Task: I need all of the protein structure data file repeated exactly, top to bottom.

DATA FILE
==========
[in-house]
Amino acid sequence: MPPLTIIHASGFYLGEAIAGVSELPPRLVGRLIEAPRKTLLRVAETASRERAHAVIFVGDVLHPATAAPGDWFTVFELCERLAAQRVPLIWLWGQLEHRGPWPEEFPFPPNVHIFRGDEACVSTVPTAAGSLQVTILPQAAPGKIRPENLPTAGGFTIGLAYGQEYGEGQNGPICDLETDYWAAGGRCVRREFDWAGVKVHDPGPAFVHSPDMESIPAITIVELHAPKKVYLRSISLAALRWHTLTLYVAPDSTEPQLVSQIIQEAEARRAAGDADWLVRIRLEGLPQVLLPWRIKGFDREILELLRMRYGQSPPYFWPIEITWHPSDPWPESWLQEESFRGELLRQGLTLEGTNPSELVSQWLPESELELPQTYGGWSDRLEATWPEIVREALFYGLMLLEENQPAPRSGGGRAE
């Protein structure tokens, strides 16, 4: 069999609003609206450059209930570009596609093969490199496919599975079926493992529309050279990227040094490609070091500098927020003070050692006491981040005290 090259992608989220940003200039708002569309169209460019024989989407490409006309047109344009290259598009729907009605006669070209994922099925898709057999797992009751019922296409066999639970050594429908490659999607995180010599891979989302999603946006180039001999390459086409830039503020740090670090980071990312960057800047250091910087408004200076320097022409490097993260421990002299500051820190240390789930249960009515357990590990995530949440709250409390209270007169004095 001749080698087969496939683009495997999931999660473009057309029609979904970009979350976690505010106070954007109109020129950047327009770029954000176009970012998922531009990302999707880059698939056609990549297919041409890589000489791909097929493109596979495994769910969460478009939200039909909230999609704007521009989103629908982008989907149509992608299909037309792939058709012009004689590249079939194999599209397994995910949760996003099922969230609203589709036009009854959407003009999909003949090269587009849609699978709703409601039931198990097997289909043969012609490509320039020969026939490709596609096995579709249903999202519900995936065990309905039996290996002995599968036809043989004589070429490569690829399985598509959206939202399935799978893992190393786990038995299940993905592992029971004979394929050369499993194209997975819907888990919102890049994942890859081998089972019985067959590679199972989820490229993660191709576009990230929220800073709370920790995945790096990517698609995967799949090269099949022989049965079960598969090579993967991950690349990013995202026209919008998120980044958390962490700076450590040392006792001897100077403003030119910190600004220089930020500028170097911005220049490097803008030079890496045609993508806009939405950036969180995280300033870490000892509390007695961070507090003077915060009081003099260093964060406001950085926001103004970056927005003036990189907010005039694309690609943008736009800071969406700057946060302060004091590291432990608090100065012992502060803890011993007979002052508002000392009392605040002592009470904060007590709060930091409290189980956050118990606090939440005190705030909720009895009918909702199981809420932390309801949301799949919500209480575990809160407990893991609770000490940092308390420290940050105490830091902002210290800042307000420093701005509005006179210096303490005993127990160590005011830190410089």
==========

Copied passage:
[in-house]
Amino acid sequence: MPPLTIIHASGFYLGEAIAGVSELPPRLVGRLIEAPRKTLLRVAETASRERAHAVIFVGDVLHPATAAPGDWFTVFELCERLAAQRVPLIWLWGQLEHRGPWPEEFPFPPNVHIFRGDEACVSTVPTAAGSLQVTILPQAAPGKIRPENLPTAGGFTIGLAYGQEYGEGQNGPICDLETDYWAAGGRCVRREFDWAGVKVHDPGPAFVHSPDMESIPAITIVELHAPKKVYLRSISLAALRWHTLTLYVAPDSTEPQLVSQIIQEAEARRAAGDADWLVRIRLEGLPQVLLPWRIKGFDREILELLRMRYGQSPPYFWPIEITWHPSDPWPESWLQEESFRGELLRQGLTLEGTNPSELVSQWLPESELELPQTYGGWSDRLEATWPEIVREALFYGLMLLEENQPAPRSGGGRAE
């Protein structure tokens, strides 16, 4: 069999609003609206450059209930570009596609093969490199496919599975079926493992529309050279990227040094490609070091500098927020003070050692006491981040005290 090259992608989220940003200039708002569309169209460019024989989407490409006309047109344009290259598009729907009605006669070209994922099925898709057999797992009751019922296409066999639970050594429908490659999607995180010599891979989302999603946006180039001999390459086409830039503020740090670090980071990312960057800047250091910087408004200076320097022409490097993260421990002299500051820190240390789930249960009515357990590990995530949440709250409390209270007169004095 001749080698087969496939683009495997999931999660473009057309029609979904970009979350976690505010106070954007109109020129950047327009770029954000176009970012998922531009990302999707880059698939056609990549297919041409890589000489791909097929493109596979495994769910969460478009939200039909909230999609704007521009989103629908982008989907149509992608299909037309792939058709012009004689590249079939194999599209397994995910949760996003099922969230609203589709036009009854959407003009999909003949090269587009849609699978709703409601039931198990097997289909043969012609490509320039020969026939490709596609096995579709249903999202519900995936065990309905039996290996002995599968036809043989004589070429490569690829399985598509959206939202399935799978893992190393786990038995299940993905592992029971004979394929050369499993194209997975819907888990919102890049994942890859081998089972019985067959590679199972989820490229993660191709576009990230929220800073709370920790995945790096990517698609995967799949090269099949022989049965079960598969090579993967991950690349990013995202026209919008998120980044958390962490700076450590040392006792001897100077403003030119910190600004220089930020500028170097911005220049490097803008030079890496045609993508806009939405950036969180995280300033870490000892509390007695961070507090003077915060009081003099260093964060406001950085926001103004970056927005003036990189907010005039694309690609943008736009800071969406700057946060302060004091590291432990608090100065012992502060803890011993007979002052508002000392009392605040002592009470904060007590709060930091409290189980956050118990606090939440005190705030909720009895009918909702199981809420932390309801949301799949919500209480575990809160407990893991609770000490940092308390420290940050105490830091902002210290800042307000420093701005509005006179210096303490005993127990160590005011830190410089």